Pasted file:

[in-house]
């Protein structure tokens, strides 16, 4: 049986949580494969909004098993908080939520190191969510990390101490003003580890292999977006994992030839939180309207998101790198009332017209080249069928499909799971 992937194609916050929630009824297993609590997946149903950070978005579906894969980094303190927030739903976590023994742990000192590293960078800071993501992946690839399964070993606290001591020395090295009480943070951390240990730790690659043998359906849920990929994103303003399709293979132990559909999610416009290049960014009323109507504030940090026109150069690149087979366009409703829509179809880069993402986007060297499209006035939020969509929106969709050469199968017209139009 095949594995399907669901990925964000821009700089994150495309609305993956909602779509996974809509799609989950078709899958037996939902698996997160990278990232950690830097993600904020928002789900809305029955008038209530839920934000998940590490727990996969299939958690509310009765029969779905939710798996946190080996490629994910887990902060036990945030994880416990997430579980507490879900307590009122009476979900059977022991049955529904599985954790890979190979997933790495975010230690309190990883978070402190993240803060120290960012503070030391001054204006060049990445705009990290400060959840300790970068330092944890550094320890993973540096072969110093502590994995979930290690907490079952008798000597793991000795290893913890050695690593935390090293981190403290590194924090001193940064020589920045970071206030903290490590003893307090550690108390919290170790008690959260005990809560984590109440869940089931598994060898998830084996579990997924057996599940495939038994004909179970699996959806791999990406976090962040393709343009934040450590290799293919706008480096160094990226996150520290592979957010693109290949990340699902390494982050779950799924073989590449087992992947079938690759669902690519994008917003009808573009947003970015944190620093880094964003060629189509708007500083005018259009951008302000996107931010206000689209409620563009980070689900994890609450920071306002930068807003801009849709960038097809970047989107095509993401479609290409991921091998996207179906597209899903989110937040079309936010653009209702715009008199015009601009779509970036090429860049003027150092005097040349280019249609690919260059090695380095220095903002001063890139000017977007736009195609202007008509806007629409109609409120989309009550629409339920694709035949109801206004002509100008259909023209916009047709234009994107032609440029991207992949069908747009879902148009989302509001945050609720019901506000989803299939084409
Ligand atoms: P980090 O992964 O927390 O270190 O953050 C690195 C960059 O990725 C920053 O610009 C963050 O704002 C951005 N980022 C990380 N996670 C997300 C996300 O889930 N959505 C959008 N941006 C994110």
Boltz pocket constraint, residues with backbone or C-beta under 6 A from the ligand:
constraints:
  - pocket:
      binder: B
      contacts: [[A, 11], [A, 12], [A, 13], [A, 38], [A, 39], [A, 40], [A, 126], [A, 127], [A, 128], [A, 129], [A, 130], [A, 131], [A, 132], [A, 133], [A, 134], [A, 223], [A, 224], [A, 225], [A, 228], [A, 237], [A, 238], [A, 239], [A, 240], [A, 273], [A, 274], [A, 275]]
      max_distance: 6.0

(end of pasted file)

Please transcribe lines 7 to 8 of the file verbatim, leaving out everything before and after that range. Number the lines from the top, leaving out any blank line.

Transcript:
      binder: B
      contacts: [[A, 11], [A, 12], [A, 13], [A, 38], [A, 39], [A, 40], [A, 126], [A, 127], [A, 128], [A, 129], [A, 130], [A, 131], [A, 132], [A, 133], [A, 134], [A, 223], [A, 224], [A, 225], [A, 228], [A, 237], [A, 238], [A, 239], [A, 240], [A, 273], [A, 274], [A, 275]]